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   July 18
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Analysis & Opinion
18.10.10 The New Sheriff In Town
By Tom Balmforth

President Dmitry Medvedev’s appointment of Sergei Sobyanin as mayor of Moscow on Friday is one of the final plays in the ouster of Yuri Luzhkov, orchestrated by a Kremlin seeking to get its man into City Hall ahead of two key elections starting late next year. All has gone according to plan, say analysts, although the Moscow City Duma still needs to give its blessing to Premier Vladimir Putin’s former chief of staff Sobyanin. Meanwhile, the City Hall reshuffle has invited speculation that demonstrations in the Russian capital will be handled more calmly and could even be given the official go-ahead. Still, activists aren’t enthused with his appointment.

Medvedev invited Sergei Sobyanin to his Gorky residence hours after nominating the former deputy prime minister as his preferred successor to Luzhkov, calling Sobyanin an “experienced manager who possesses the necessary qualities for being mayor of Moscow.” Luzhkov’s likely successor, a Moscow outsider from Siberia’s Khanty-Mansiisk autonomous district, still needs the Moscow City Duma to rubberstamp his appointment. This is expected to take place at an extraordinary session on October 21, but Sobyanin appeared confident on Friday that this was just a formality, and has already announced his mayoral objectives.

“The questions of socially protecting the population, resolving the transport problem, integrating [the city] into federal programs, working jointly with the federal branches of power, and the fight against corruption – these should all of course become priorities for the activities of the Moscow government,” Sobyanin told the Russian president, who fired Luzhkov on September 28 for having “lost confidence” in him.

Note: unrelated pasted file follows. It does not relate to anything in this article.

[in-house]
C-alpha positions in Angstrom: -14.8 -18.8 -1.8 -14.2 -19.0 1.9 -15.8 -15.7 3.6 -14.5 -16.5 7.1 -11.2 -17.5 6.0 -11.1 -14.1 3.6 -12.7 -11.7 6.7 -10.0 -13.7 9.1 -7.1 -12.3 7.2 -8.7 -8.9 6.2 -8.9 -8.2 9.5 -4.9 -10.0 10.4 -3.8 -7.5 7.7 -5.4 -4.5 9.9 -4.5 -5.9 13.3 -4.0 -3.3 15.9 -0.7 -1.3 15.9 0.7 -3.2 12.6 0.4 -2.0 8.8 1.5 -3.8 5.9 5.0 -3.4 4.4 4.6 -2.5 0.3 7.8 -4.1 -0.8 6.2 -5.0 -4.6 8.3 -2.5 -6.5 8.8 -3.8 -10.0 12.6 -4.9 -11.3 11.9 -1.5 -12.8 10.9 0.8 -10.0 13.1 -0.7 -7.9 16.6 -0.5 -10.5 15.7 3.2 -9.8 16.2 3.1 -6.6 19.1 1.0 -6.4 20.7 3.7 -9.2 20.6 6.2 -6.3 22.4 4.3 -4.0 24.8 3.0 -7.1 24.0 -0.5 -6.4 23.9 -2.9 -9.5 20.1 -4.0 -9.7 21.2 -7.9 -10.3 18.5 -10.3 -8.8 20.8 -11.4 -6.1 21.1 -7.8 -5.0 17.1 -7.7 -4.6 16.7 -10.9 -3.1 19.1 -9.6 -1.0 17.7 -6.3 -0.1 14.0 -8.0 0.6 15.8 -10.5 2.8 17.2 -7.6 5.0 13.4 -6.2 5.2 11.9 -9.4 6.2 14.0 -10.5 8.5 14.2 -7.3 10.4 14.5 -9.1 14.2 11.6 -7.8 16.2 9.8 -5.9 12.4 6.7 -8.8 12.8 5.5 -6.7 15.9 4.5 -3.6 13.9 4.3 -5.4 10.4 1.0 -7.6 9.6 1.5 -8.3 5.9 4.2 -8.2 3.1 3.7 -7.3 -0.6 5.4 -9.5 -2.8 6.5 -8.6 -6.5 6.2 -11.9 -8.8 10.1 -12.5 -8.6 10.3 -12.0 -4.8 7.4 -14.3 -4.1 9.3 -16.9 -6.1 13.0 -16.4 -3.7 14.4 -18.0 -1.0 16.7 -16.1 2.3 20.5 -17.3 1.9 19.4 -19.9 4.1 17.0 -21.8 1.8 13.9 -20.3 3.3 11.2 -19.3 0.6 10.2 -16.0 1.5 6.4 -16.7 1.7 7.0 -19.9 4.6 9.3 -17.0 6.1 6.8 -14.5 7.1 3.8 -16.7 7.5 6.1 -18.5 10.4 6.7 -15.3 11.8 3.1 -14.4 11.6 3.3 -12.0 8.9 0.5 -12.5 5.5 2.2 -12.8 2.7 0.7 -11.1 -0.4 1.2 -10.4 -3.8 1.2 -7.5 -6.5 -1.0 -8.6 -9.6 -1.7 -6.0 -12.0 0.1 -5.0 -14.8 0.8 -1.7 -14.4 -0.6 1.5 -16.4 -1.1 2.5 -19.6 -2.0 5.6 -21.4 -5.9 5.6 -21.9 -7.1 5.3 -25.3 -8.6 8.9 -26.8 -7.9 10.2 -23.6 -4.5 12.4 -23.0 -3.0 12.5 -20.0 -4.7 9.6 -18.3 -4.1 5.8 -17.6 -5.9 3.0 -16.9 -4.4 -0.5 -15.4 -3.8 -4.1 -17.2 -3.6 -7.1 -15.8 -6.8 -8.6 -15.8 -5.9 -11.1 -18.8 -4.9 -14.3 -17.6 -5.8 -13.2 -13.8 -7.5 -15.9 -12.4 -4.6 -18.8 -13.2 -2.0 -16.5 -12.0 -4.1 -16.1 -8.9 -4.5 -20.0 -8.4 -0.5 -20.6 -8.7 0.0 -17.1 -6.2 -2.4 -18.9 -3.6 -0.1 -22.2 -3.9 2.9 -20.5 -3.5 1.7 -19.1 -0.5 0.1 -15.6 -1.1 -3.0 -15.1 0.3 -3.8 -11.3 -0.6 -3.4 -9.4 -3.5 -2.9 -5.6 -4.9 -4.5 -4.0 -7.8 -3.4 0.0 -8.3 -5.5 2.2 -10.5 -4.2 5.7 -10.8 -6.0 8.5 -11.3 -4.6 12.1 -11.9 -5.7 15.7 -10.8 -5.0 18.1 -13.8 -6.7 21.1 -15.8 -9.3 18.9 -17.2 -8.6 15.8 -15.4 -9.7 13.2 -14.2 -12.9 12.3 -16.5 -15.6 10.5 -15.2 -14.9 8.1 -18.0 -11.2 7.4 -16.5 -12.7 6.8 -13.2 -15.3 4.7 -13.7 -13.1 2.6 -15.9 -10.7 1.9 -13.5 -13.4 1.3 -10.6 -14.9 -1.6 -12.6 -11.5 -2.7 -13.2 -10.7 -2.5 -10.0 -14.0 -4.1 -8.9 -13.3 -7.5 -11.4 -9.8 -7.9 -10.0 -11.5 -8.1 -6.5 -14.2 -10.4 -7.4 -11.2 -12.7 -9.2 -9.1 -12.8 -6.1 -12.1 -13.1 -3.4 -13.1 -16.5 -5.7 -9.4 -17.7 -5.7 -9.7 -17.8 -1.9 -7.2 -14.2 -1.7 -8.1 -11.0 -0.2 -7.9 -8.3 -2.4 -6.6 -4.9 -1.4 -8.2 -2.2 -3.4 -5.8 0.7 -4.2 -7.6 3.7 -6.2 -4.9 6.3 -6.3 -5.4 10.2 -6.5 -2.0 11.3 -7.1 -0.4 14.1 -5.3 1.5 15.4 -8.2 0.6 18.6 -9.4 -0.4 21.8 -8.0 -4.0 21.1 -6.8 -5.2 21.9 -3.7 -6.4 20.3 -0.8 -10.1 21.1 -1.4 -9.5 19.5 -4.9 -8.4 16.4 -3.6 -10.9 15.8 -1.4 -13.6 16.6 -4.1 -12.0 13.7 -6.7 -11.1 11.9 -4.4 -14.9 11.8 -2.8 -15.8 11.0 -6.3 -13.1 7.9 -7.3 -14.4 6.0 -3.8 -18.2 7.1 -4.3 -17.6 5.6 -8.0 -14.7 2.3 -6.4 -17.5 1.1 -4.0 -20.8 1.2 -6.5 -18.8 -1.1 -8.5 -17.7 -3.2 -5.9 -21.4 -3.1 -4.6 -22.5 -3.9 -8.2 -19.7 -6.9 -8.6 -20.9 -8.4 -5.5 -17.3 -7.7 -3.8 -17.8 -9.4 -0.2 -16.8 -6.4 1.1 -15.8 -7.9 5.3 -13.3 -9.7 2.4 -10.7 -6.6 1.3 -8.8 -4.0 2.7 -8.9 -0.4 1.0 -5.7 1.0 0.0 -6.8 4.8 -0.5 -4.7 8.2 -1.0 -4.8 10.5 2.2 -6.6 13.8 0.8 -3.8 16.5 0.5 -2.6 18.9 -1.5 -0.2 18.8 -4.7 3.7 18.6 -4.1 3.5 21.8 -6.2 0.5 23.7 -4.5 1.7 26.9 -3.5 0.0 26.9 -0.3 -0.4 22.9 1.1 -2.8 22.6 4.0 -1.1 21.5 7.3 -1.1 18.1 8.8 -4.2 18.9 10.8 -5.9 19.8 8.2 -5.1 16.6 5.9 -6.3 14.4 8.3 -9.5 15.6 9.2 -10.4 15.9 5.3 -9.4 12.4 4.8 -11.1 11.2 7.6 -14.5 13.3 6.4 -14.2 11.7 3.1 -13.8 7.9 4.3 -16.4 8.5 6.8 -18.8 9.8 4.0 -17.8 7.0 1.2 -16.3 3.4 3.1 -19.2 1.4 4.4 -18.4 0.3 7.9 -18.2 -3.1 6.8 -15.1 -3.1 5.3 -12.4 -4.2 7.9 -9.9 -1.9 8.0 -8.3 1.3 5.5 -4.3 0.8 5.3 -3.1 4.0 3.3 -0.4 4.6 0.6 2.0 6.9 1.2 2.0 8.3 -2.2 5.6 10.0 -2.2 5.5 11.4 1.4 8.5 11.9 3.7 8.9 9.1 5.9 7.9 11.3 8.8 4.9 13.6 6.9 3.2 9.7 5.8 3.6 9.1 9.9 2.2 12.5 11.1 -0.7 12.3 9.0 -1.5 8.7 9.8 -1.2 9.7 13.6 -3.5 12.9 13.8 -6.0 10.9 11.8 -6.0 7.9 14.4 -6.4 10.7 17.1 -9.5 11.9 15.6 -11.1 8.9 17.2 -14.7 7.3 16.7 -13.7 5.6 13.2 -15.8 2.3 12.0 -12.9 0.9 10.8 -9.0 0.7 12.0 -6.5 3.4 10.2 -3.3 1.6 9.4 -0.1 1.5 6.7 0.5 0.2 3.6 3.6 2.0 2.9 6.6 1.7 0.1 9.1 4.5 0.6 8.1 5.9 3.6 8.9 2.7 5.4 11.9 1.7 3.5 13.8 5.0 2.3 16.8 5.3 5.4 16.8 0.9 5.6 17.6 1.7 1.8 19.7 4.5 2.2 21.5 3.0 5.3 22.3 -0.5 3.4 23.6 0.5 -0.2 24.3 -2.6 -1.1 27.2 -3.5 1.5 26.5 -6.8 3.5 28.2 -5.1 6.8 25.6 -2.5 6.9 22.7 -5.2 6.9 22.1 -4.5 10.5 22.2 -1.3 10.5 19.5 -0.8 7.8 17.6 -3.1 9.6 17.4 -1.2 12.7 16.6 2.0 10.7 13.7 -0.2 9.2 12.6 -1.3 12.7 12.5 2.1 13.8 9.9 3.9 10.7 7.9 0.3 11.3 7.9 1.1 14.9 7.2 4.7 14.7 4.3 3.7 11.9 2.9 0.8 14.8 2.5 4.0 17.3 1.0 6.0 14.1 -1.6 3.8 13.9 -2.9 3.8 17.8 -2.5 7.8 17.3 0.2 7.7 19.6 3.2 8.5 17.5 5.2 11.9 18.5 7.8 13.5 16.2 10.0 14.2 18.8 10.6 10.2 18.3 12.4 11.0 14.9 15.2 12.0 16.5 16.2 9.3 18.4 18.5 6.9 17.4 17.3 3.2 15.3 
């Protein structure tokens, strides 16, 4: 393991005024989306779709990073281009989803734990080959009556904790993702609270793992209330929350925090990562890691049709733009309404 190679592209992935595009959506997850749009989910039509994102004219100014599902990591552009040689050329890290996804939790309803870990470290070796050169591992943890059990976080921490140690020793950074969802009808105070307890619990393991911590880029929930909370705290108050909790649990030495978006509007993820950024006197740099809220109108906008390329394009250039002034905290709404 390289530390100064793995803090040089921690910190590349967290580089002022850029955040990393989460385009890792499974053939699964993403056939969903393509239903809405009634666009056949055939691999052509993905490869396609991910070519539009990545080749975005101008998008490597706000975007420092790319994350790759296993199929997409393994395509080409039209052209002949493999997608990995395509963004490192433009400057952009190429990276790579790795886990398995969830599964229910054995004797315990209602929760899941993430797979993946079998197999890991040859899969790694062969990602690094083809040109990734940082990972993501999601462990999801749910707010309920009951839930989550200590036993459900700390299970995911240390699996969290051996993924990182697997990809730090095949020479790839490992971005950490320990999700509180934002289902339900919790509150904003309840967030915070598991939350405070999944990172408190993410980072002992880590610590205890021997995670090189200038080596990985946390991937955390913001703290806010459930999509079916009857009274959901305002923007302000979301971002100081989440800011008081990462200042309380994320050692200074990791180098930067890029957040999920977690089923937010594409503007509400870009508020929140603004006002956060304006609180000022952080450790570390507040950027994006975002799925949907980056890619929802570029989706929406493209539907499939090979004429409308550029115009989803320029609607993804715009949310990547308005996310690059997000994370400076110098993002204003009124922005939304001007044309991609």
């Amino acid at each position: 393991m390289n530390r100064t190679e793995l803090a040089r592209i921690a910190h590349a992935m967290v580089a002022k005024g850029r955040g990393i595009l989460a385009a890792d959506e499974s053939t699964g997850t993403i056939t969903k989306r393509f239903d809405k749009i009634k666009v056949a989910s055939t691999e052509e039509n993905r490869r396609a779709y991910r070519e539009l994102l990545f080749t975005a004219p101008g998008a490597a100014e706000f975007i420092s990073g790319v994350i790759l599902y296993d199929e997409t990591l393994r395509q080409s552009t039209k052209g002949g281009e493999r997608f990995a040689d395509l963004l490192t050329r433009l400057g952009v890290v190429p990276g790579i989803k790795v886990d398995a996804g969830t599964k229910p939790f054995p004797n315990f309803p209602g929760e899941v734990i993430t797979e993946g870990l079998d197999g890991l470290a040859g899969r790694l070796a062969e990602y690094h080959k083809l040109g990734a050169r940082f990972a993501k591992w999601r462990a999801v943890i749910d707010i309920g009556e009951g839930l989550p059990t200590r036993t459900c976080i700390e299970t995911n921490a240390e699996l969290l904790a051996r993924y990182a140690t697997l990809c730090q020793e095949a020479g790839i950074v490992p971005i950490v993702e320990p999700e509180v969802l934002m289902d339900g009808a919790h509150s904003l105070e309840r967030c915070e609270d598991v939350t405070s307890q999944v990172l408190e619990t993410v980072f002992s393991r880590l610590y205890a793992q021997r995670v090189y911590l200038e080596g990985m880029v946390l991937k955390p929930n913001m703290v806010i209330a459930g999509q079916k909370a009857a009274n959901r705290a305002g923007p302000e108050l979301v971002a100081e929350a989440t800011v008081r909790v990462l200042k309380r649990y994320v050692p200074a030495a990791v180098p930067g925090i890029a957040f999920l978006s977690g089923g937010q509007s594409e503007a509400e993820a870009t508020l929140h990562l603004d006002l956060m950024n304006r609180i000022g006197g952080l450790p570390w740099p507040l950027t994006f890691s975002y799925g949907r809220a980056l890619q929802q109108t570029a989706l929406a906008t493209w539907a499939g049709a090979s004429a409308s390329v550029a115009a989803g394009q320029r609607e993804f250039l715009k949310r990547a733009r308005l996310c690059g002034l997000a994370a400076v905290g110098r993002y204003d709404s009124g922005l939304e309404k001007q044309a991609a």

Sobyanin’s appointment finally puts to bed rumors that Acting Moscow Mayor Vladimir Resin could take the reins as a two-year stopgap. “Sobyanin on the one hand is a man who has experience of city managing, and on the other hand is very close to the Kremlin – his choice is logical,” said Sergei Mikheev, the vice president of the Center for Political Technologies.

As Putin’s chief of staff, Sobyanin, who has gubernatorial experience from his stint as governor of the Tyumen Region between 2001 and 2004, has become close to the Kremlin and a personal friend of Putin during almost six years as the premier’s chief of staff.

Ever since Putin abolished direct elections for regional heads in 2004 and the campaign to jettison entrenched Boris Yeltsin-era governors picked up speed two years ago, there was already speculation that Sobyanin was being primed to replace Luzhkov. “I heard rumors that Sobyanin was one of the Kremlin candidates to take the mayor’s post about two years ago, so I can’t say this appointment comes as much of a surprise,” said Mikheev.